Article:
path: root/Documentation/git-repack.txt
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2021-07-08Merge branch 'jk/doc-max-pack-size'Junio C Hamano
Doc update. * jk/doc-max-pack-size: doc: warn people against --max-pack-size
2021-06-08doc: warn people against --max-pack-sizeJeff King
This option is almost never a good idea, as the resulting repository is larger and slower (see the new explanations in the docs). I outlined the potential problems. We could go further and make the option harder to find (or at least, make the command-line option descriptions a much more terse "you probably don't want this; see pack.packsizeLimit for details"). But this seems like a minimal change that may prevent people from thinking it's more useful than it is. Signed-off-by: Jeff King <> Signed-off-by: Junio C Hamano <>
2021-05-10git-repack.txt: remove spurious ")"Martin Ågren
Drop the ")" at the end of this paragraph. There's a parenthetical remark in this paragraph, but it's been closed on the line above. Signed-off-by: Martin Ågren <> Signed-off-by: Junio C Hamano <>
2021-03-24Merge branch 'tb/geometric-repack'Junio C Hamano
"git repack" so far has been only capable of repacking everything under the sun into a single pack (or split by size). A cleverer strategy to reduce the cost of repacking a repository has been introduced. * tb/geometric-repack: builtin/pack-objects.c: ignore missing links with --stdin-packs builtin/repack.c: reword comment around pack-objects flags builtin/repack.c: be more conservative with unsigned overflows builtin/repack.c: assign pack split later t7703: test --geometric repack with loose objects builtin/repack.c: do not repack single packs with --geometric builtin/repack.c: add '--geometric' option packfile: add kept-pack cache for find_kept_pack_entry() builtin/pack-objects.c: rewrite honor-pack-keep logic p5303: measure time to repack with keep p5303: add missing &&-chains builtin/pack-objects.c: add '--stdin-packs' option revision: learn '--no-kept-objects' packfile: introduce 'find_kept_pack_entry()'
2021-02-23builtin/repack.c: add '--geometric' optionTaylor Blau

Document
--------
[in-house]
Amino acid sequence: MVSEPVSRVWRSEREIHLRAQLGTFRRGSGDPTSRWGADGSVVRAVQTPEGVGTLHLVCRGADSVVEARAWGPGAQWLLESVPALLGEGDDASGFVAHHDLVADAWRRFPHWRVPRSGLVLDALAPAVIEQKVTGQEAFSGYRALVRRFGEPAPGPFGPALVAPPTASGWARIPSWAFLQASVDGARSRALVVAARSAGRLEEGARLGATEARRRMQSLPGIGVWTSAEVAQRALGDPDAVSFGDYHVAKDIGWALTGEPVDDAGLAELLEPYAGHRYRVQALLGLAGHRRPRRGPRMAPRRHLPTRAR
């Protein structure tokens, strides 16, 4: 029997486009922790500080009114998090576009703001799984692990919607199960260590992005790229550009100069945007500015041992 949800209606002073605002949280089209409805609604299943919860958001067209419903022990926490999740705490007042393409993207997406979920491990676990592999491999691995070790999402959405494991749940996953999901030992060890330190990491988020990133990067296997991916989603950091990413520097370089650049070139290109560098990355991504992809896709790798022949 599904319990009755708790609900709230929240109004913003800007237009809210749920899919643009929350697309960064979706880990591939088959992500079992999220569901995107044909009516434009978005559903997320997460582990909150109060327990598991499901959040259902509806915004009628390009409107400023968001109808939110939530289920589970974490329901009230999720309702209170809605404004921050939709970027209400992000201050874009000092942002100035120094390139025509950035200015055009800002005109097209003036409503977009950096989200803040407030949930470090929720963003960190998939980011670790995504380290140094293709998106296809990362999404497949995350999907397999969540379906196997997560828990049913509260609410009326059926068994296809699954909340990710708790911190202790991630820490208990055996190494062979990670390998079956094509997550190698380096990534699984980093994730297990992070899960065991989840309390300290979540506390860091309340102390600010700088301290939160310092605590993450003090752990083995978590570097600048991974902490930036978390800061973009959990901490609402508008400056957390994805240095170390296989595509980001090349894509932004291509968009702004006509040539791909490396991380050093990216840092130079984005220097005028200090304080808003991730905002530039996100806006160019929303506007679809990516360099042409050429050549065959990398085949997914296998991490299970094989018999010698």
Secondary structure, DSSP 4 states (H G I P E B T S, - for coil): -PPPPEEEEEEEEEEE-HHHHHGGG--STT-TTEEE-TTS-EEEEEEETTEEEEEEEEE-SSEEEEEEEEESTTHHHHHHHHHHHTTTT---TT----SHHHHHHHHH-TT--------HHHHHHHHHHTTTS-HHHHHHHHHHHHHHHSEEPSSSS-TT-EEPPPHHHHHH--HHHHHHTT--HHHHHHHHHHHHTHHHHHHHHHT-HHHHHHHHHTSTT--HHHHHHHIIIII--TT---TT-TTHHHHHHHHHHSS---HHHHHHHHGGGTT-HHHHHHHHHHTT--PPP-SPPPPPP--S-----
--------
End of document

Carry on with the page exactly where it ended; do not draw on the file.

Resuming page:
Often it is useful to both: - have relatively few packfiles in a repository, and - avoid having so few packfiles in a repository that we repack its entire contents regularly This patch implements a '--geometric=<n>' option in 'git repack'. This allows the caller to specify that they would like each pack to be at least a factor times as large as the previous largest pack (by object count). Concretely, say that a repository has 'n' packfiles, labeled P1, P2, ..., up to Pn. Each packfile has an object count equal to 'objects(Pn)'. With a geometric factor of 'r', it should be that: objects(Pi) > r*objects(P(i-1)) for all i in [1, n], where the packs are sorted by objects(P1) <= objects(P2) <= ... <= objects(Pn). Since finding a true optimal repacking is NP-hard, we approximate it along two directions: 1. We assume that there is a cutoff of packs _before starting the repack_ where everything to the right of that cut-off already forms a geometric progression (or no cutoff exists and everything must be repacked). 2. We assume that everything smaller than the cutoff count must be repacked. This forms our base assumption, but it can also cause even the "heavy" packs to get repacked, for e.g., if we have 6 packs containing the following number of objects: 1, 1, 1, 2, 4, 32 then we would place the cutoff between '1, 1' and '1, 2, 4, 32', rolling up the first two packs into a pack with 2 objects. That breaks our progression and leaves us: 2, 1, 2, 4, 32 ^ (where the '^' indicates the position of our split). To restore a progression, we move the split forward (towards larger packs) joining each pack into our new pack until a geometric progression is restored. Here, that looks like: 2, 1, 2, 4, 32 ~> 3, 2, 4, 32 ~> 5, 4, 32 ~> ... ~> 9, 32 ^ ^ ^ ^ This has the advantage of not repacking the heavy-side of packs too often while also only creating one new pack at a time. Another wrinkle is that we assume that loose, indexed, and reflog'd objects are insignificant, and lump them into any new pack that we create. This can lead to non-idempotent results. Suggested-by: Derrick Stolee <> Signed-off-by: Taylor Blau <> Reviewed-by: Jeff King <> Signed-off-by: Junio C Hamano <>